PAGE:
Attending school & completing school

Trying to make school a deadly place to be

This story originally appeared in Deadly Vibe Magazine Issue #3 April, 1997

We have just opened The Vault – all the back stories from old editions – dating back to the 1990s. To know where we are going, it's important to understand where we have been. And that story you can follow in the Deadly Vibe Vault!

“School sux !! The teachers don’t know what it’s like for us kids. They don’t want to know.

They never talk about us mob, like we aren’t even there or don’t know anything.”

It’s not easy tryng to talk to my kid’s teachers. I know it’s changed since I was there but it still feels the same old place. I want to try to make school a better place for my kids so they can be proud of who they are and go on and succeed in whatever they want to do.”

It took many years of hard work from Aboriginal and Torres Strait Islander people and their supporters to begin to get education systems to include the truth about Australians colonial history and how Indigenous people have been treated.

Slowly over the past decade or so some schools have started to work more closely with Aboriginal and Torres Strait Islander parents to try to make school more meaningful for Indigenous kids.

For many Aboriginal and Torres Strait Islander parents these efforts are starting to pay off. Many schools now offer Aboriginal studies courses. Lots of the schools now include Indigenous cultural activities showing off their talents and skills of Indigenous people. Some now talk easily about the shared experiences of the past; good and bad.

About six years ago the Commonwealth Government got behind these efforts too. It set up the Aboriginal Student Support and Parent Awareness program; or ASSPA as it’s called. ASSPA committees are in almost every school across the country now. They are made up of parents of Indigenous school students themselves and interested teachers and some principals.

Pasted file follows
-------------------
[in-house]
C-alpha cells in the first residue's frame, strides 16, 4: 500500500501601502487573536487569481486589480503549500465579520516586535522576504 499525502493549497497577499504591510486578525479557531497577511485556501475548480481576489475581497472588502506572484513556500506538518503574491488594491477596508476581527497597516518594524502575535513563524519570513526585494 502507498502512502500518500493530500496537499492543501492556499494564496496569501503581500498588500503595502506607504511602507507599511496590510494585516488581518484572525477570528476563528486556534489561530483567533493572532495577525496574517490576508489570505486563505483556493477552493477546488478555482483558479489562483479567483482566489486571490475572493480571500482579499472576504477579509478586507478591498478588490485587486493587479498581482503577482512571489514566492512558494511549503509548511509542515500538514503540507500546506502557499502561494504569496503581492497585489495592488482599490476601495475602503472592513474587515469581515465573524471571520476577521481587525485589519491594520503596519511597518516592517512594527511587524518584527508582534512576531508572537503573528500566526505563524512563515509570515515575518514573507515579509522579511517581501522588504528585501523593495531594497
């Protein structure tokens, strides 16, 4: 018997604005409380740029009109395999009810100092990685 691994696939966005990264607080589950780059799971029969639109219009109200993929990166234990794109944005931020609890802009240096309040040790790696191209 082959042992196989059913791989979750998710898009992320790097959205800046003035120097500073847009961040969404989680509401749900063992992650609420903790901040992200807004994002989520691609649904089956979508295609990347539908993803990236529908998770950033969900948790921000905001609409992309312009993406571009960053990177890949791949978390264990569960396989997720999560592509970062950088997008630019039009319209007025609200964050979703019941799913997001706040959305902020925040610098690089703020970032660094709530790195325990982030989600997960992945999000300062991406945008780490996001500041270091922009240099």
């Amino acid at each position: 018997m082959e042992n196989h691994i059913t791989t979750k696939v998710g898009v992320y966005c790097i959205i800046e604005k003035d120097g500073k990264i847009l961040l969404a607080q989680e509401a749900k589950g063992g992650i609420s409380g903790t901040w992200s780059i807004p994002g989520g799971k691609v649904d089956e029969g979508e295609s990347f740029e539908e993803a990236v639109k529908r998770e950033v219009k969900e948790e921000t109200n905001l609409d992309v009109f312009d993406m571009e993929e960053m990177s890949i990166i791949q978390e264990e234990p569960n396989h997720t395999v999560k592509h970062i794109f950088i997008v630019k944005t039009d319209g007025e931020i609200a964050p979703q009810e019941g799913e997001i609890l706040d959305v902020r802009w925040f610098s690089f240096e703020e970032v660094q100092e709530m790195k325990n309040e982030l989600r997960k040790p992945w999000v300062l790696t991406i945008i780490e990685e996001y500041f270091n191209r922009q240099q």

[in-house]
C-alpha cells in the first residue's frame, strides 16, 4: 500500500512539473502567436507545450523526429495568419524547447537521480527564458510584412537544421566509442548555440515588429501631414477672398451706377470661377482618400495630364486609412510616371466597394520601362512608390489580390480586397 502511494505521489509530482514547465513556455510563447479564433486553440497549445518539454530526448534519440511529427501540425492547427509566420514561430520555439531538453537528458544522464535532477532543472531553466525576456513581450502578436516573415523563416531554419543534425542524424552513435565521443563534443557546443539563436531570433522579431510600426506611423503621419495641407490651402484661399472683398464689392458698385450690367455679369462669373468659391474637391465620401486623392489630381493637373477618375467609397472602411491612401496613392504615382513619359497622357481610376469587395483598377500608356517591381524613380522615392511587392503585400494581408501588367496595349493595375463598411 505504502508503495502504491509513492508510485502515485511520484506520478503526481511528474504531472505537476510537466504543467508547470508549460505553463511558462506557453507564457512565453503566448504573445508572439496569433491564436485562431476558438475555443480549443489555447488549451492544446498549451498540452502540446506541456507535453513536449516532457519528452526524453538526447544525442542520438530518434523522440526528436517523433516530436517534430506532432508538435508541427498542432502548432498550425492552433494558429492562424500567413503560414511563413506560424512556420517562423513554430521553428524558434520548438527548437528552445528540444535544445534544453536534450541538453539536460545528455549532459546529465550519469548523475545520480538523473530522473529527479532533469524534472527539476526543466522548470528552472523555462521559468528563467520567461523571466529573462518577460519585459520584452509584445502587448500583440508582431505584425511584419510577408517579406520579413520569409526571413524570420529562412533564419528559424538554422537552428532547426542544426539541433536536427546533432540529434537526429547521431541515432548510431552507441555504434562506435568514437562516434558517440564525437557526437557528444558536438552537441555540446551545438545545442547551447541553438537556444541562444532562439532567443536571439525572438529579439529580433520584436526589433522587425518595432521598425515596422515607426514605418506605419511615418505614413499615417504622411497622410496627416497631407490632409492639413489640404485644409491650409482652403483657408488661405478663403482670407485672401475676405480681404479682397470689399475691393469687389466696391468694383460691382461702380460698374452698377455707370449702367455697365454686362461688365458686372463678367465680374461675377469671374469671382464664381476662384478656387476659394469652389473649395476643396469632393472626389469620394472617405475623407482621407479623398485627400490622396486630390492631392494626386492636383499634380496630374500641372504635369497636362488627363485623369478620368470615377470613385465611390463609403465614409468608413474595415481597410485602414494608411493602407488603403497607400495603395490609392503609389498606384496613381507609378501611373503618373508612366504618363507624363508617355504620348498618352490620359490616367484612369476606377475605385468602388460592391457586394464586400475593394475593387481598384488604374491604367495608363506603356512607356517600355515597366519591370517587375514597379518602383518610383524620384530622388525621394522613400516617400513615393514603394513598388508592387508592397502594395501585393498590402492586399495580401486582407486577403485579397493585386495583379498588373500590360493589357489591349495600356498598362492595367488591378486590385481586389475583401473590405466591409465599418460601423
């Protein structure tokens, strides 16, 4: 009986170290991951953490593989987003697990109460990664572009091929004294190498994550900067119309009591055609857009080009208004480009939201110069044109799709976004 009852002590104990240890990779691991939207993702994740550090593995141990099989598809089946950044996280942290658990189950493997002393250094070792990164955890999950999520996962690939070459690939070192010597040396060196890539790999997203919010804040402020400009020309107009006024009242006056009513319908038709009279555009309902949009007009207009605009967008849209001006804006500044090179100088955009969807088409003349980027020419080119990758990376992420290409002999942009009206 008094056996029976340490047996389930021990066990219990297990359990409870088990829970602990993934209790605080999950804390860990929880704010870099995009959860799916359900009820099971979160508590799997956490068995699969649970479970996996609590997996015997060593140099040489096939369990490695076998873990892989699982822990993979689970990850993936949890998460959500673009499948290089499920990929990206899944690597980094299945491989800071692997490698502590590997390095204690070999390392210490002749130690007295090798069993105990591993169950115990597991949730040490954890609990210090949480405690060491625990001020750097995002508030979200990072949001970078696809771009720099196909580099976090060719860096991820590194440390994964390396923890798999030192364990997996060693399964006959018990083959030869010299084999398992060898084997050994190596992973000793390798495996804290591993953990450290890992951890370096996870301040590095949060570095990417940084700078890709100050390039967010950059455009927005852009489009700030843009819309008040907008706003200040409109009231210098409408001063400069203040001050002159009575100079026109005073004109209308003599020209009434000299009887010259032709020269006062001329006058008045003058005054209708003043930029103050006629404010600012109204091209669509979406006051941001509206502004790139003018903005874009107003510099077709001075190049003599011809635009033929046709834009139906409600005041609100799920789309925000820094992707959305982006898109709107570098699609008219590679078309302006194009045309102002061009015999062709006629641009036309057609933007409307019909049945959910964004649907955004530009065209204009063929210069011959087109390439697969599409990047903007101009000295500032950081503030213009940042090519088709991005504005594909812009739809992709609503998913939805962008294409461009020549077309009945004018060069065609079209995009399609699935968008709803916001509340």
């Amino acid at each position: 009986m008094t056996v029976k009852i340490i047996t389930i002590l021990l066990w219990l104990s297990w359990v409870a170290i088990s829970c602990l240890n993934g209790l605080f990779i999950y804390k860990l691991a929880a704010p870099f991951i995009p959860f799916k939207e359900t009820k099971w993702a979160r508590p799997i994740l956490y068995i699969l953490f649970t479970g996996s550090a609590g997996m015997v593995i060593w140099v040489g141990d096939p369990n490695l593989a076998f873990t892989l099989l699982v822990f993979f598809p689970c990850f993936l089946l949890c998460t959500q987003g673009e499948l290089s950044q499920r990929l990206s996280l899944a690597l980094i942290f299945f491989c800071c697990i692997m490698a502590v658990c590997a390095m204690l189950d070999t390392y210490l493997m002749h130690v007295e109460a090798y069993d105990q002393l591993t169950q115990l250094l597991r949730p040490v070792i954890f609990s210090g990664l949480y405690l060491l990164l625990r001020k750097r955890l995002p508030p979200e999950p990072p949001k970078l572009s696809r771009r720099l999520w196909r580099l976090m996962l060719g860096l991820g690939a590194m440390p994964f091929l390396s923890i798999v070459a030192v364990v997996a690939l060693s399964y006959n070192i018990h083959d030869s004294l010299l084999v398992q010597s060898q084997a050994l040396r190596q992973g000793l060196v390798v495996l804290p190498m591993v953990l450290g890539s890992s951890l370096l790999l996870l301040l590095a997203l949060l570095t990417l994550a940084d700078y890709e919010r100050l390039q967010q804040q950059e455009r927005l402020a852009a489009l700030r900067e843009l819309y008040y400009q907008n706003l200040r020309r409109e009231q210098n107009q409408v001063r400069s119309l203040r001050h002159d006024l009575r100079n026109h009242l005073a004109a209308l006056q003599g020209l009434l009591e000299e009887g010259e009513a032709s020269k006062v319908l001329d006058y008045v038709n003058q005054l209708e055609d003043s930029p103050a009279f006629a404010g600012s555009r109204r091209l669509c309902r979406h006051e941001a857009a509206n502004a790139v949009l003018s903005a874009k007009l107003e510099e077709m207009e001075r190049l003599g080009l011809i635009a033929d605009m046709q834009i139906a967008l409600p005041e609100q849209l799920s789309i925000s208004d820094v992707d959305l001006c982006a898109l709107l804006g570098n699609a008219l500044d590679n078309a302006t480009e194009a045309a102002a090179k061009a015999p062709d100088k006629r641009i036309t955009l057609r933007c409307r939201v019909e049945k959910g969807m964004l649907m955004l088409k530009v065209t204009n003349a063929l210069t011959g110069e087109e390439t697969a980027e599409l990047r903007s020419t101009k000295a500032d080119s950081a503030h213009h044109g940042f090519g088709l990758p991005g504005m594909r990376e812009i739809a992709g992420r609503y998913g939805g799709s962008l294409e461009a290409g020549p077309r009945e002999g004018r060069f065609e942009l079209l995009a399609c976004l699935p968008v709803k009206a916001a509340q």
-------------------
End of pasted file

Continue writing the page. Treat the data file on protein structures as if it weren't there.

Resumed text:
ASSPA Committees are a way for parents, kids and schools to work out how to make school more interesting and more culturally responsive for Aboriginal and Torres Strait Islander students.

ASSPA Committees are given an amount of money by the Department of Employment, Education, Training and Youth Affairs (DEETYA) to spend on activities that support student and parent involvement in schools. These include things like NAIDOC Week activities, paying for dance and cultural activities at schools, culture camps and excursions and contributions to school libraries and computers and other items.

Perhaps the most important part of the ASSPA program is that it is getting parents, kids and teachers together to talk about how to make schooling more relevant, more fun and more meaningful for Indigenous students. Hopefully this is leading to more Indigenous children staying on and finishing school so they can get the skills, confidence and qualifications to get jobs.



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